There is a growing consensus among archaeologists and anthropologists that the size of a population determines its ability to develop as well as to maintain complex culture. This view is however severely compromised by a paper published this week in the Proceedings of the National Academy of Sciences (PNAS) by a research team including technology philosopher Krist Vaesen of the Eindhoven University of Technology.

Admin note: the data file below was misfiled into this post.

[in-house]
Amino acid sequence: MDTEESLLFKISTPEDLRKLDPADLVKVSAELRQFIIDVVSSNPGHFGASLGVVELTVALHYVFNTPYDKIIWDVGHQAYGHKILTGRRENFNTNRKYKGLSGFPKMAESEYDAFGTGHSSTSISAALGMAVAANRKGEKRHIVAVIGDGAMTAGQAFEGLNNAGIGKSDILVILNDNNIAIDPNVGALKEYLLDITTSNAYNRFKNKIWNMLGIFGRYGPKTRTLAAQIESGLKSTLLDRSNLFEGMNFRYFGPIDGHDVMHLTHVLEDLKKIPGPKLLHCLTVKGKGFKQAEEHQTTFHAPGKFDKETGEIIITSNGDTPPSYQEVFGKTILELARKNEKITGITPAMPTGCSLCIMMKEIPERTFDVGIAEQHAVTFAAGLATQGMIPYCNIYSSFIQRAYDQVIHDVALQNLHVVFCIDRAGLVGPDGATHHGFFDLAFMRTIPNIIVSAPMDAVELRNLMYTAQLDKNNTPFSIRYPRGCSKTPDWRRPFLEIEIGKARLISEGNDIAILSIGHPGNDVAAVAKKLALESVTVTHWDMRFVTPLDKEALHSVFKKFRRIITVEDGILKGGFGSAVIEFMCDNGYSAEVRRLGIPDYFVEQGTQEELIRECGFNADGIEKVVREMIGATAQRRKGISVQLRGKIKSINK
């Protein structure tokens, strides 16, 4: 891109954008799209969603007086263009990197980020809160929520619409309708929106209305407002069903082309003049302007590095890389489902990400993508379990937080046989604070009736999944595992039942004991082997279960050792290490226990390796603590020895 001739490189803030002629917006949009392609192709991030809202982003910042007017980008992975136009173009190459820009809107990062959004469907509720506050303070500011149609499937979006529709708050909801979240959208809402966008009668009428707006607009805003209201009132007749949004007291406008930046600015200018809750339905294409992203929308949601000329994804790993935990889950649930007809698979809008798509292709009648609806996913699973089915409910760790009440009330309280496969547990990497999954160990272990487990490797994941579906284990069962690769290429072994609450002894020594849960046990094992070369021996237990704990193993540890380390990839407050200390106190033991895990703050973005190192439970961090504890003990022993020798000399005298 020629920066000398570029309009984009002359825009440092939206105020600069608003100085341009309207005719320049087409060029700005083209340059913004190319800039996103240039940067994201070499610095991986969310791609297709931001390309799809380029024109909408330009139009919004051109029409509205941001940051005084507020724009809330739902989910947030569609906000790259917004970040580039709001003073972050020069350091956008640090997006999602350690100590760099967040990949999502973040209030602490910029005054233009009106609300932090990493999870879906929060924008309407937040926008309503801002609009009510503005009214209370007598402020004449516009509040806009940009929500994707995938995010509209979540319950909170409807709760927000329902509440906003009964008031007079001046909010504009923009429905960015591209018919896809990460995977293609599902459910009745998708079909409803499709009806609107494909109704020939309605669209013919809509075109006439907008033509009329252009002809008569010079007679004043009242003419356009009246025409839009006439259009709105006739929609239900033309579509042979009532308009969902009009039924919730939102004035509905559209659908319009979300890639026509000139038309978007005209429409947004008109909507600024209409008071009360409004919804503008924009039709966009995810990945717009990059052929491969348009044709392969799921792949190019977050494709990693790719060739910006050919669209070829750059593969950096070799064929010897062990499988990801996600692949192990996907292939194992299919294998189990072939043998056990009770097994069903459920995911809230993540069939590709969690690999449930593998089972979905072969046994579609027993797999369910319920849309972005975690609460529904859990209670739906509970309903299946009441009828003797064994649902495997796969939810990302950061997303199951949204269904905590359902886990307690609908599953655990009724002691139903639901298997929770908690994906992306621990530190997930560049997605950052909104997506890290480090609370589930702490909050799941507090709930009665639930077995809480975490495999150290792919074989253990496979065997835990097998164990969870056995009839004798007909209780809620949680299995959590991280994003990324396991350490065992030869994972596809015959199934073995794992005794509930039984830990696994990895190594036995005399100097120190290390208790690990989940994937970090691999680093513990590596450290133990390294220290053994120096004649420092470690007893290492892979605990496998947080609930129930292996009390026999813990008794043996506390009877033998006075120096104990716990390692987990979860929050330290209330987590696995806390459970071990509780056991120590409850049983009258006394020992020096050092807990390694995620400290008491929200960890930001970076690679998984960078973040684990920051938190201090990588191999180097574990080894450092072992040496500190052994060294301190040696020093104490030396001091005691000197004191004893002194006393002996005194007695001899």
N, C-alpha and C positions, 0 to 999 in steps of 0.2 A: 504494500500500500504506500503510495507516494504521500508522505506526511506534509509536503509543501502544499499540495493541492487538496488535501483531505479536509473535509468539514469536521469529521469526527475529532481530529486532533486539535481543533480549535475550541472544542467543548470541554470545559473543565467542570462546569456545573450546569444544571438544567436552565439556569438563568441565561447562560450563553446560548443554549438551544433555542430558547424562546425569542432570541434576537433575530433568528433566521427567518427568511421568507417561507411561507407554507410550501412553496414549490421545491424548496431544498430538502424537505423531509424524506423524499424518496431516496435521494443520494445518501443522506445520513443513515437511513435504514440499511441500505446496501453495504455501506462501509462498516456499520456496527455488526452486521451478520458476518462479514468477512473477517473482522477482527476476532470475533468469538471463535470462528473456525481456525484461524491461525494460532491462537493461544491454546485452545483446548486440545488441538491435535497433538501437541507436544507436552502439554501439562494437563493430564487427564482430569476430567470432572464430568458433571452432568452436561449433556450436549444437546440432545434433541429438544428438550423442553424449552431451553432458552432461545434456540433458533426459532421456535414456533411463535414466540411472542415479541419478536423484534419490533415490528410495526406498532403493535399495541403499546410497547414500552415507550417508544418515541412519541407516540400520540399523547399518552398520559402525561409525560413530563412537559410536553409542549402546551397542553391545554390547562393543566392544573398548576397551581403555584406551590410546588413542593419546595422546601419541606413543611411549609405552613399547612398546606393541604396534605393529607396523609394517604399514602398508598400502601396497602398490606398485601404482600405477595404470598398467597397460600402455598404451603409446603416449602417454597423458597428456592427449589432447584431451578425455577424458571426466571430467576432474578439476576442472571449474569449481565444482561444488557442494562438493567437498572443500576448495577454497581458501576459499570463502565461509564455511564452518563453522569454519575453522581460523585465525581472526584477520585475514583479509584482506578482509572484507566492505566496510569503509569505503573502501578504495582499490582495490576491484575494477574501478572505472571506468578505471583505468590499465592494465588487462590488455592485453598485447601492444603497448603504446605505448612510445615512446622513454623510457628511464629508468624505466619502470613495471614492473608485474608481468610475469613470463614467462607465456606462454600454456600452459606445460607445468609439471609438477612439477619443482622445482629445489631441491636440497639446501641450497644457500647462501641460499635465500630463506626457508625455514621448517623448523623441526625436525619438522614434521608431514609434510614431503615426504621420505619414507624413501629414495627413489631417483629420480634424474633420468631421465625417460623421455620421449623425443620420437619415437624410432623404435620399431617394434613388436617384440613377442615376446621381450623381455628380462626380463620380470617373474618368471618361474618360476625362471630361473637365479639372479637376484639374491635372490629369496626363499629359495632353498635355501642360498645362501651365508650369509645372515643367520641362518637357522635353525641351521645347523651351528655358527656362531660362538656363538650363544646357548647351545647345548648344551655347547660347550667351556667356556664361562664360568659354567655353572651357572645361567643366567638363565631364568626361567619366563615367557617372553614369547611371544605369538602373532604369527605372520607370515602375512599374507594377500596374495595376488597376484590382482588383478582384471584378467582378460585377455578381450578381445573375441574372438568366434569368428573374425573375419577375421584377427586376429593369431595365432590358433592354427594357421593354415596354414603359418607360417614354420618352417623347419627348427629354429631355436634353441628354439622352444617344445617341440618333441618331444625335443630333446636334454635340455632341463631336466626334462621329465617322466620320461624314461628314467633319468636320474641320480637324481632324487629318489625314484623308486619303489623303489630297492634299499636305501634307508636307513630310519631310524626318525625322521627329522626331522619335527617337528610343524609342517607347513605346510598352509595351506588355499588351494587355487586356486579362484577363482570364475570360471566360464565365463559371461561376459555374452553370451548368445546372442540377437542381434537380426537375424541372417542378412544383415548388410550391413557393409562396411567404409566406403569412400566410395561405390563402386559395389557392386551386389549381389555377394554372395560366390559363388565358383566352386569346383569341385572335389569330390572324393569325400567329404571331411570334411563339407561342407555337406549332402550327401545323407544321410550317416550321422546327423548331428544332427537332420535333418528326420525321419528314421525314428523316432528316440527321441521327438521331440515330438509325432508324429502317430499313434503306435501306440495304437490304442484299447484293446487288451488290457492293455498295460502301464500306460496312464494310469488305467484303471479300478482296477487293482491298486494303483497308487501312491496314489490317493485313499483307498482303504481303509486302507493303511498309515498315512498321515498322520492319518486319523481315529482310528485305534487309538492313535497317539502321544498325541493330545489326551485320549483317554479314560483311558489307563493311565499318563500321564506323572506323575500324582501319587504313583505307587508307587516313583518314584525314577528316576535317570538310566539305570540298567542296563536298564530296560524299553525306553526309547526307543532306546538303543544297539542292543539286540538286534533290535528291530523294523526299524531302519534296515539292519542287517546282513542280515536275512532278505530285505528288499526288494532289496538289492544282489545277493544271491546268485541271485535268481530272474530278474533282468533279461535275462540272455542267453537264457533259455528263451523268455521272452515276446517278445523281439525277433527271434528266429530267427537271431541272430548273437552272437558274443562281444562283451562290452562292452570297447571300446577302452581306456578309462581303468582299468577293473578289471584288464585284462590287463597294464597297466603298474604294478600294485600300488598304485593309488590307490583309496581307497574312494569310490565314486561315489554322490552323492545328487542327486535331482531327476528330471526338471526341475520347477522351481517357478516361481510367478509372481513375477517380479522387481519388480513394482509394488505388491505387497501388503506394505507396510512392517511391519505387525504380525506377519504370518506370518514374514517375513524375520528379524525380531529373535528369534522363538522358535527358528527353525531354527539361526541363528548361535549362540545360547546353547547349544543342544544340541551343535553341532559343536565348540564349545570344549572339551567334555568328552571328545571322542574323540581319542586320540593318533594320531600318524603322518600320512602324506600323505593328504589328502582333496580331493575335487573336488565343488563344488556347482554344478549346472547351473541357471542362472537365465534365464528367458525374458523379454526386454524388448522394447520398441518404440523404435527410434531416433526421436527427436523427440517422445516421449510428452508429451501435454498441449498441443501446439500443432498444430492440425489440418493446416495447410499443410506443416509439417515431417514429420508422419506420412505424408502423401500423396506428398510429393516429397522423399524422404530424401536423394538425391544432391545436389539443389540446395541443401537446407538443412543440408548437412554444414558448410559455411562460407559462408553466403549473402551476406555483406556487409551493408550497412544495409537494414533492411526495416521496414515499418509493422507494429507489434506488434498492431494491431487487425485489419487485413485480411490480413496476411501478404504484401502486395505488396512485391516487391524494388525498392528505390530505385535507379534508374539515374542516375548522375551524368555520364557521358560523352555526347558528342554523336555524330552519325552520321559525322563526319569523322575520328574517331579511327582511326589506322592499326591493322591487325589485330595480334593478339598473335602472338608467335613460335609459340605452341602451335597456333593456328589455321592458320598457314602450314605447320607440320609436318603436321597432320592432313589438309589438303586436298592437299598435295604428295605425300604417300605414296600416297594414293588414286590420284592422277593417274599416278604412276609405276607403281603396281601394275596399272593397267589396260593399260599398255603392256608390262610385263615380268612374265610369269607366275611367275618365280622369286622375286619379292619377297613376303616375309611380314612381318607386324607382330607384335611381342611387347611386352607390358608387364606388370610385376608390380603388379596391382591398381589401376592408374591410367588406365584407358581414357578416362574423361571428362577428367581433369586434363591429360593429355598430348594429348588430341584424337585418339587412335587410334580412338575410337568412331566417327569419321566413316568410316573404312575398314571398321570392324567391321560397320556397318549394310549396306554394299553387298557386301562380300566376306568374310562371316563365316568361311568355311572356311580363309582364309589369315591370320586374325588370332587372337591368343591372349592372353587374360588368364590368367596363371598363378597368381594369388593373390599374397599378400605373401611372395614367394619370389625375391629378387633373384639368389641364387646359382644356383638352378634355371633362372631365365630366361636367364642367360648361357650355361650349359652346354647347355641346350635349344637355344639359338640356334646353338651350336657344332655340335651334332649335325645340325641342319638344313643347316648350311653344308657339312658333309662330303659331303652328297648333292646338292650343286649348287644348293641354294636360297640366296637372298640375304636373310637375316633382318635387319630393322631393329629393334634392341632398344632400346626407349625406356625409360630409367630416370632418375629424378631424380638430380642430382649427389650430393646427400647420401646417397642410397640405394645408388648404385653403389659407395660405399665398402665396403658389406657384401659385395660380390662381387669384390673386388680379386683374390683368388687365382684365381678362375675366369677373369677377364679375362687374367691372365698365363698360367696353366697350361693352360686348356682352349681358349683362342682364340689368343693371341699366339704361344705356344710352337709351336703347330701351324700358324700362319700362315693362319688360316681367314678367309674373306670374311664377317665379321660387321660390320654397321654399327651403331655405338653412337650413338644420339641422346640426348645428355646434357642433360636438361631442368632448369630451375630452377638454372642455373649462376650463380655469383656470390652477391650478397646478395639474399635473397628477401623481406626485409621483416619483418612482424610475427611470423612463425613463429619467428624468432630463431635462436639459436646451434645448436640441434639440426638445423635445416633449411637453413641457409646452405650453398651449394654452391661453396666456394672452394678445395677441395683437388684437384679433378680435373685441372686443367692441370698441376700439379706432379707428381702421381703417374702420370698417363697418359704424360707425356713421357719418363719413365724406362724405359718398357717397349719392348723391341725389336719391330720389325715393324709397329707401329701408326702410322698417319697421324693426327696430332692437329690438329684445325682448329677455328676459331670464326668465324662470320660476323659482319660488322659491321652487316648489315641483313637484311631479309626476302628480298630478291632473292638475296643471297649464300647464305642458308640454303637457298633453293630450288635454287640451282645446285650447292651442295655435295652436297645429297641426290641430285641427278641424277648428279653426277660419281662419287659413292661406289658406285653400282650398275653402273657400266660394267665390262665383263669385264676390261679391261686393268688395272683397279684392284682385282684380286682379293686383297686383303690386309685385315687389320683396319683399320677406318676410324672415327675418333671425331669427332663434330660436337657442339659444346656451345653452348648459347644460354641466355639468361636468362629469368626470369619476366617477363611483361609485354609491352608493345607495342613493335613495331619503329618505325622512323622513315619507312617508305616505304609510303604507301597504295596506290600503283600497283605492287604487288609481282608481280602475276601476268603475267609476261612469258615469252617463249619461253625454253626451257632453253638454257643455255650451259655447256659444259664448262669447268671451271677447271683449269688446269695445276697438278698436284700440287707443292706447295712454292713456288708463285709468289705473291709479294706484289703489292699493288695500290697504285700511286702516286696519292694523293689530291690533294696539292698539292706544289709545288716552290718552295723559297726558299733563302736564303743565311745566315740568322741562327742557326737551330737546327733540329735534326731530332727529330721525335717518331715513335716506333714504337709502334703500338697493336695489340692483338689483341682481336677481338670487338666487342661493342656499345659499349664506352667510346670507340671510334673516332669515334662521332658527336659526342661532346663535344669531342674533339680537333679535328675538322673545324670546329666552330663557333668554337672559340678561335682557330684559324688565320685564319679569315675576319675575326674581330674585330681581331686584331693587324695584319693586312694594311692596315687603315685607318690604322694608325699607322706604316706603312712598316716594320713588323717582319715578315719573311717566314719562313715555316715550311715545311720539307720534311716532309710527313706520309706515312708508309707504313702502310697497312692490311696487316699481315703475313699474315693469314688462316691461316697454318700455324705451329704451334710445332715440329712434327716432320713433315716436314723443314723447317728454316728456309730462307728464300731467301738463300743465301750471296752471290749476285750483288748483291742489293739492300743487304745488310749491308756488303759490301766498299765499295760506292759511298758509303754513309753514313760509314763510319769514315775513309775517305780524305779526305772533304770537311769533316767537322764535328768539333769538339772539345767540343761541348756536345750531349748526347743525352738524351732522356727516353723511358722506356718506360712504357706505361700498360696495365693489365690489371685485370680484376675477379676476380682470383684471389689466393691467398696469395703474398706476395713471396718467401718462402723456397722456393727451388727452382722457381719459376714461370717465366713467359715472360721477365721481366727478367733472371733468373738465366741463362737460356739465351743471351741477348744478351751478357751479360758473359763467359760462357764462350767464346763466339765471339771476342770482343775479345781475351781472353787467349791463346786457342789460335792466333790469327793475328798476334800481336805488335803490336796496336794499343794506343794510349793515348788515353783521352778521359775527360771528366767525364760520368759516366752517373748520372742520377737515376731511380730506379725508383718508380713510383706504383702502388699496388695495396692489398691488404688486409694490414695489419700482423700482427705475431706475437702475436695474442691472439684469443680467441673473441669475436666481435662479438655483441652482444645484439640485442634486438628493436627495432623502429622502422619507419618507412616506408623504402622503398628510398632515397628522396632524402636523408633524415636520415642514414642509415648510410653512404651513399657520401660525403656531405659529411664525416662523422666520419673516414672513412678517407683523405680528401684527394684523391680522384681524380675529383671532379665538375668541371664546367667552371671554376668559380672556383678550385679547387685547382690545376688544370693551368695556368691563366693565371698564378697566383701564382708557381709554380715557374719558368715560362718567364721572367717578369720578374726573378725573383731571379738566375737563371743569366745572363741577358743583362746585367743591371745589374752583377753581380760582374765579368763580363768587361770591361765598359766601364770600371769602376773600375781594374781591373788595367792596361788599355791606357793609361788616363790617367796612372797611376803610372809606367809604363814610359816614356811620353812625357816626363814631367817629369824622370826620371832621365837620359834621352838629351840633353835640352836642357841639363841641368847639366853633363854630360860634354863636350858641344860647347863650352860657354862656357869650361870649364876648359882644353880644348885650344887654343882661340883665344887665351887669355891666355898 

Archeologists observe a fairly sudden appearance of behavioural modernity, such as complex technologies, abstract and realistic art and musical instruments, some 40,000 years ago, in the Later Stone Age. For decades archeologists and antropologists are looking for an explanation for these and other 'cultural revolutions', and in this way finding the origin of human culture. Since ten years or so the predominant theory says the driving factor would be growing population numbers.